Wayne Thiebaud, Nine Jelly Apples (1964). Photography by Tony De Camillo. © Wayne Thiebaud/Licensed by VAGA, New York, NY.

Sober Tripping with Wayne Thiebaud’s Candies

America’s top painter of sweets and delicacies is the only psychedelic I need.

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May 23 2018, 2:15pm

Wayne Thiebaud, Nine Jelly Apples (1964). Photography by Tony De Camillo. © Wayne Thiebaud/Licensed by VAGA, New York, NY.

The difference between a display and a still life would seem to be a question of intent: a bakery window or deli exposition is a waiting room for treats, hovering between ready and gone, while the painting or drawing holds out pause for delectation. For the past fifty-odd years, Wayne Thiebaud has been turning displays of cake slices, candy sticks, and jelly apples into still lifes, translating their promise into quiet thrills we can live with.

And there is so much room to pause and thrill (I swear it’s better than Netflix and chill) at a newly opened exhibition of seventy years’ worth of the artist’s drawings at the Morgan Library & Museum. Though his earliest renderings of American delicatessen counters, evidenced by a drawing from 1961 here, had a scabrous quality—like if Thiebaud’s hero Franz Kline had been given creative control of a catering company—the artist soon developed his own flair for rendering the cake to icing ratio in ink, pastel, and watercolor. Though Thiebaud is better known for his oil paintings, the drawings here show no slouching in the department of exacting detail. Nine Jelly Apples (1964) is a rush, showing an array of exactly what the title says, and leaving one startled when they realize they’ve been left slack-jawed, worshipping candied fruit. That’s so like us—humans I mean—to take something simple and gloss it until it seems like a grand prize.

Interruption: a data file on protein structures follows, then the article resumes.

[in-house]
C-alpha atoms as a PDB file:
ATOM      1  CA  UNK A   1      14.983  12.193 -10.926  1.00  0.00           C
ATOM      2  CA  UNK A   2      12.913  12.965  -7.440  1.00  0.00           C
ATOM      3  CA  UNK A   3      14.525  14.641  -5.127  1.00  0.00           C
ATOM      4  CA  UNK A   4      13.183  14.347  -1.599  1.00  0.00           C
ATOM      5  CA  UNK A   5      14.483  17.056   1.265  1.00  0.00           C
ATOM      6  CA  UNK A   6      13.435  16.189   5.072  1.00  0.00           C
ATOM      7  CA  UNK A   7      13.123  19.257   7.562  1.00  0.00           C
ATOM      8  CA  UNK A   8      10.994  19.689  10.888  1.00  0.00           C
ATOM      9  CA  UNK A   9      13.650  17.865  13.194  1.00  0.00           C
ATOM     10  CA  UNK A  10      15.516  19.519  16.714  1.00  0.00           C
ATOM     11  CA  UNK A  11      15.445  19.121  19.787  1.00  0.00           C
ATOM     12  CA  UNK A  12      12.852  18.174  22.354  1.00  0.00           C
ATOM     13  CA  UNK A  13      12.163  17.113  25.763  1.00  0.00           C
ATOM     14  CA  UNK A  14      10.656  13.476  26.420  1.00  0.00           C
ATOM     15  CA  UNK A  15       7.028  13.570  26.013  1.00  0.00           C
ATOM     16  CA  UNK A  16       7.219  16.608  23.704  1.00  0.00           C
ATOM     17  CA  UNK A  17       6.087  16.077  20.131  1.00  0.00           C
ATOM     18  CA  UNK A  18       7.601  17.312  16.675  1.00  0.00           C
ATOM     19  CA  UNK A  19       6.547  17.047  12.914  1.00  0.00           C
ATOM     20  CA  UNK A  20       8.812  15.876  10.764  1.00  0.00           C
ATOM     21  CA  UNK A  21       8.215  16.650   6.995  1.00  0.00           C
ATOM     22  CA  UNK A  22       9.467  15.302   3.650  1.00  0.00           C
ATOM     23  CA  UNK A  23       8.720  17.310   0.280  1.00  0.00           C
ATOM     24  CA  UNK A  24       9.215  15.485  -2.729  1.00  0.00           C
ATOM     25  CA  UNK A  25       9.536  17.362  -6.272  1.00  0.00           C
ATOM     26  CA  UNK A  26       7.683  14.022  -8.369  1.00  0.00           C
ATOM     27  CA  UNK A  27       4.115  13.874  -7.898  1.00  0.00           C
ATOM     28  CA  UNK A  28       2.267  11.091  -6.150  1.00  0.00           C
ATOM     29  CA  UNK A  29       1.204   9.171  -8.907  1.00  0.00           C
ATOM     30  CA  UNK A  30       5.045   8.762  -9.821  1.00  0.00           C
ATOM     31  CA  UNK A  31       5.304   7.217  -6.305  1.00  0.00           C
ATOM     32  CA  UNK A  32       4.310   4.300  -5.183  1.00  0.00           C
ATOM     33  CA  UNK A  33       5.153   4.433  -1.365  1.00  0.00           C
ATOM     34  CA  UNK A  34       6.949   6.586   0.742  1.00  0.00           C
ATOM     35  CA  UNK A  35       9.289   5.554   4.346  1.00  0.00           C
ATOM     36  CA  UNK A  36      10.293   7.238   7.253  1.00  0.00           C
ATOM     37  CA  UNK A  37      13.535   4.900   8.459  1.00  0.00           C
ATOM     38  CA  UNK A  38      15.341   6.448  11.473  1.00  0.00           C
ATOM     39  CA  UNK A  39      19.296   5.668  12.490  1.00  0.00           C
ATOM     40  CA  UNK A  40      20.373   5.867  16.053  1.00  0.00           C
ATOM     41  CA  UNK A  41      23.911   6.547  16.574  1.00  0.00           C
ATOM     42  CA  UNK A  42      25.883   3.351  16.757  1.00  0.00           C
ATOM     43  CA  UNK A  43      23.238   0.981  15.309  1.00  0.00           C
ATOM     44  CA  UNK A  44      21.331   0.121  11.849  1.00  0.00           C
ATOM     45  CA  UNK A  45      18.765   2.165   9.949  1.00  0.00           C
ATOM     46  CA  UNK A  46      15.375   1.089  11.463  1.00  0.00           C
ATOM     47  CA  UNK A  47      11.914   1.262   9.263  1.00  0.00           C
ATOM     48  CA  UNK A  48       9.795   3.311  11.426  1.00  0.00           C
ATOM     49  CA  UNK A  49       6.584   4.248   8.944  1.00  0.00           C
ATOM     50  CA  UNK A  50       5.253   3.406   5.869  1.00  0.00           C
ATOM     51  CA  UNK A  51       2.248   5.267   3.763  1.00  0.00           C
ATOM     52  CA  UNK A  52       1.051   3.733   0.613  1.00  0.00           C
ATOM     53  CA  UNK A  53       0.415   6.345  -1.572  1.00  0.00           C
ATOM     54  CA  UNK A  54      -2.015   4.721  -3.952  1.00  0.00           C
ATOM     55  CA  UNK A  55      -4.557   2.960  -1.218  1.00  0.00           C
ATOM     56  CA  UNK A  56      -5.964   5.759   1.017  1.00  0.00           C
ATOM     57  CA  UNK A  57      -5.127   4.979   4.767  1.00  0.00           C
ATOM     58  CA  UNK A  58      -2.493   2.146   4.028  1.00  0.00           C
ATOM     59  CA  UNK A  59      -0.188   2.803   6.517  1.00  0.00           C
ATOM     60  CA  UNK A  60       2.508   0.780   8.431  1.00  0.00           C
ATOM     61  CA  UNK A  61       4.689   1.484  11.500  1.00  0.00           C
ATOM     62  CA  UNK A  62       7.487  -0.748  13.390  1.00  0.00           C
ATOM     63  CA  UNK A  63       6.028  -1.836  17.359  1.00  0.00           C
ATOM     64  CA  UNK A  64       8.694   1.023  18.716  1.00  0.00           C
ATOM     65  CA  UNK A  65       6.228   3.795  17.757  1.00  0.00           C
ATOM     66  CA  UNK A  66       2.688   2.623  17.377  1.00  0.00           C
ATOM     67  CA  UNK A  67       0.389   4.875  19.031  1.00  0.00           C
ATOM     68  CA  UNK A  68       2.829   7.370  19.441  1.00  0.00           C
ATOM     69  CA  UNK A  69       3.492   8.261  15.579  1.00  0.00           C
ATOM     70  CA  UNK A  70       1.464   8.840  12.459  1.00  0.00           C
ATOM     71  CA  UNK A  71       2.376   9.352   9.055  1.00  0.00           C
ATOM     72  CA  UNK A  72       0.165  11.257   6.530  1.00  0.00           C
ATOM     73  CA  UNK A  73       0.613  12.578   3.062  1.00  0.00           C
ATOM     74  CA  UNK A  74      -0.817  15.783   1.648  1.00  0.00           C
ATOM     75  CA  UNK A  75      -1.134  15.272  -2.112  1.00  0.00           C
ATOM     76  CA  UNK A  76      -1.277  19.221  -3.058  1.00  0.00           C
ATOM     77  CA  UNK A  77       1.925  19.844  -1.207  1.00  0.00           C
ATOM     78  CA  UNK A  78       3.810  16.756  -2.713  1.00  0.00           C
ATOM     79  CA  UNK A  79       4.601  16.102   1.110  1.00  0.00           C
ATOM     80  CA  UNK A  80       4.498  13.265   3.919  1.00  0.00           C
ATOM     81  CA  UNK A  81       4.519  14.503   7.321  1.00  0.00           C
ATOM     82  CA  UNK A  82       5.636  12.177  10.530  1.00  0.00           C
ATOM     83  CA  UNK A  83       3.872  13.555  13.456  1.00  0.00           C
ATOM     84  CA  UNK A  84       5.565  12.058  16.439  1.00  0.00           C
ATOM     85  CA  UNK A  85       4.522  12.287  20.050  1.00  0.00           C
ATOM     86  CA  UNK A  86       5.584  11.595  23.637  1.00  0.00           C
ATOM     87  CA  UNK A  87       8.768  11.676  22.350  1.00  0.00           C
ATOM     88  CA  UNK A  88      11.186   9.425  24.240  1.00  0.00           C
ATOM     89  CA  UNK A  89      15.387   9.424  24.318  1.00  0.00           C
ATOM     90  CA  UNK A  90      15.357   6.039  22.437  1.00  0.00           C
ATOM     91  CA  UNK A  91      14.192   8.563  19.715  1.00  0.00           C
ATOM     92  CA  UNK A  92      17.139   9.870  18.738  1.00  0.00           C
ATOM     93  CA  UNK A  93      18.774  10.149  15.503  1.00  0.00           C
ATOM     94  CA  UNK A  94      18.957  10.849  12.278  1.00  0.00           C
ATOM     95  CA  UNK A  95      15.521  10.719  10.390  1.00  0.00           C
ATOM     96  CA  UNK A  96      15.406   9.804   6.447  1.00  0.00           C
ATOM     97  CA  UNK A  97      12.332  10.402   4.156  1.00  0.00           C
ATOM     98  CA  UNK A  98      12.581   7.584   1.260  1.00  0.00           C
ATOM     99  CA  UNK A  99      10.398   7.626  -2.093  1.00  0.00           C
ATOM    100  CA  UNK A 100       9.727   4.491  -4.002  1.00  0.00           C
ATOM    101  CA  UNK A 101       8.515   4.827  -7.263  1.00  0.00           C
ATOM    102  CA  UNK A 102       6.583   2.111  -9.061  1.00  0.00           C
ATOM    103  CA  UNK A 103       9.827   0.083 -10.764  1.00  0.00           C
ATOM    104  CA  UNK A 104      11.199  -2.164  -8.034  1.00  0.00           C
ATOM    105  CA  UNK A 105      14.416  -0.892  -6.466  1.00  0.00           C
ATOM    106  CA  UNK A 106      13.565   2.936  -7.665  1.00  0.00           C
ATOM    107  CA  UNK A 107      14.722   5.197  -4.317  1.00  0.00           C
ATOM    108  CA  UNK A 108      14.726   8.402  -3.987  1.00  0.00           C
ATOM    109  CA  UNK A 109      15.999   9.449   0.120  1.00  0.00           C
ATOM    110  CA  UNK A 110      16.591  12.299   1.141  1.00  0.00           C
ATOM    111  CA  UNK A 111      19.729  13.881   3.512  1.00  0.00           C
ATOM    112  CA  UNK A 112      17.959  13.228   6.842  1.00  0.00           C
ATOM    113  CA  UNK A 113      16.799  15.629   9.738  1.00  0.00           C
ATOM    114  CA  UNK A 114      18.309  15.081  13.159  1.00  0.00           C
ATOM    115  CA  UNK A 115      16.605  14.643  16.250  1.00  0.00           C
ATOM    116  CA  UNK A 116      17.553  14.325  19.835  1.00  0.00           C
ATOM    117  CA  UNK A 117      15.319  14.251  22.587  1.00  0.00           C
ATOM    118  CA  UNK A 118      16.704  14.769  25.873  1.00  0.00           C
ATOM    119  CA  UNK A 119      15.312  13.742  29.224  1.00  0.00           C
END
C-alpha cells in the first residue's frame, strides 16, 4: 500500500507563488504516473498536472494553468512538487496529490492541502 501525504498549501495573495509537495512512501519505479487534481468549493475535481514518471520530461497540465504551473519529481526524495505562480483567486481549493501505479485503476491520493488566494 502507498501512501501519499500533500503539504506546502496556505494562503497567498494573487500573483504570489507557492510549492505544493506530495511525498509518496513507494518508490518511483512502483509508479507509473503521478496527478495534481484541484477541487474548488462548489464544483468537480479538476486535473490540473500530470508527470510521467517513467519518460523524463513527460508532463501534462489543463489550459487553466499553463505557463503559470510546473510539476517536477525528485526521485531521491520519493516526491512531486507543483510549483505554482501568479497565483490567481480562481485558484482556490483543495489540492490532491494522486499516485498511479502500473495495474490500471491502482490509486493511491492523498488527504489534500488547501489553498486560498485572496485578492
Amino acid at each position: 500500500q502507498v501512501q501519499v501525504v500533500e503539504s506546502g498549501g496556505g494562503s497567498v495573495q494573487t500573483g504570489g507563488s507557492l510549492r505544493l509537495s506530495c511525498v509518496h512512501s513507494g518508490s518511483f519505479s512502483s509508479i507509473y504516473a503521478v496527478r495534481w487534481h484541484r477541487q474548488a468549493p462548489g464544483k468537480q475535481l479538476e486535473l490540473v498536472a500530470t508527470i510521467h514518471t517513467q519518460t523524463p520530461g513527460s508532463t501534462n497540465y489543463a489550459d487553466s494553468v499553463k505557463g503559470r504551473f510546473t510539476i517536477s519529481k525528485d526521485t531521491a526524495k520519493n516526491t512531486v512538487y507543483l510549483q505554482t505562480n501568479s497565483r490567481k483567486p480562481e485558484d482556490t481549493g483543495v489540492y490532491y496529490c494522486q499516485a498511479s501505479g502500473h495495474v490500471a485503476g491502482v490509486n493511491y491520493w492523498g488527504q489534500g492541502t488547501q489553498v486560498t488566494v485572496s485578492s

Wayne Thiebaud, Candy Ball Machine (1977). © Wayne Thiebaud/Licensed by VAGA, New York, NY.

The big daddy of Pop art, Andrew Warhola, gave us car crashes, fourteen times in a row, positing that death plus death, plus death, etc., equals—yes—death. The shock and awe becomes a tide that just keeps receding. I guess it depends on your temperament whether the pile up gets easier or harder to take over time. A portrait of a gumball machine is also pretty Pop, and so is painting a salt shaker, but because Thiebaud painstakingly renders and isolates his subjects as solo vessels for Candy Ball Machine (1977) and Salt Shaker (1979) they start to get all active in their stillness. If Pop art looked like a sexy version of a daily grind—a joyful flattening (because who needs context when you’ve got speed…of circulation and production)—and rode in on self-satisfied morbidity, then Thiebaud was adjacent to this development in art, also devoting himself to the common, readily available thing. But the difference is that he made it sing—not for its supper, but supper as song. We can learn a lot of things from the flowers, as well as from the commercials, but Thiebaud’s salt shaker and candy get portentous with their own promise. Pop can sit still, paused, and be more alive for it.

Wayne Thiebaud, Draftsman is on view at the Morgan Library & Museum through September 23, 2018.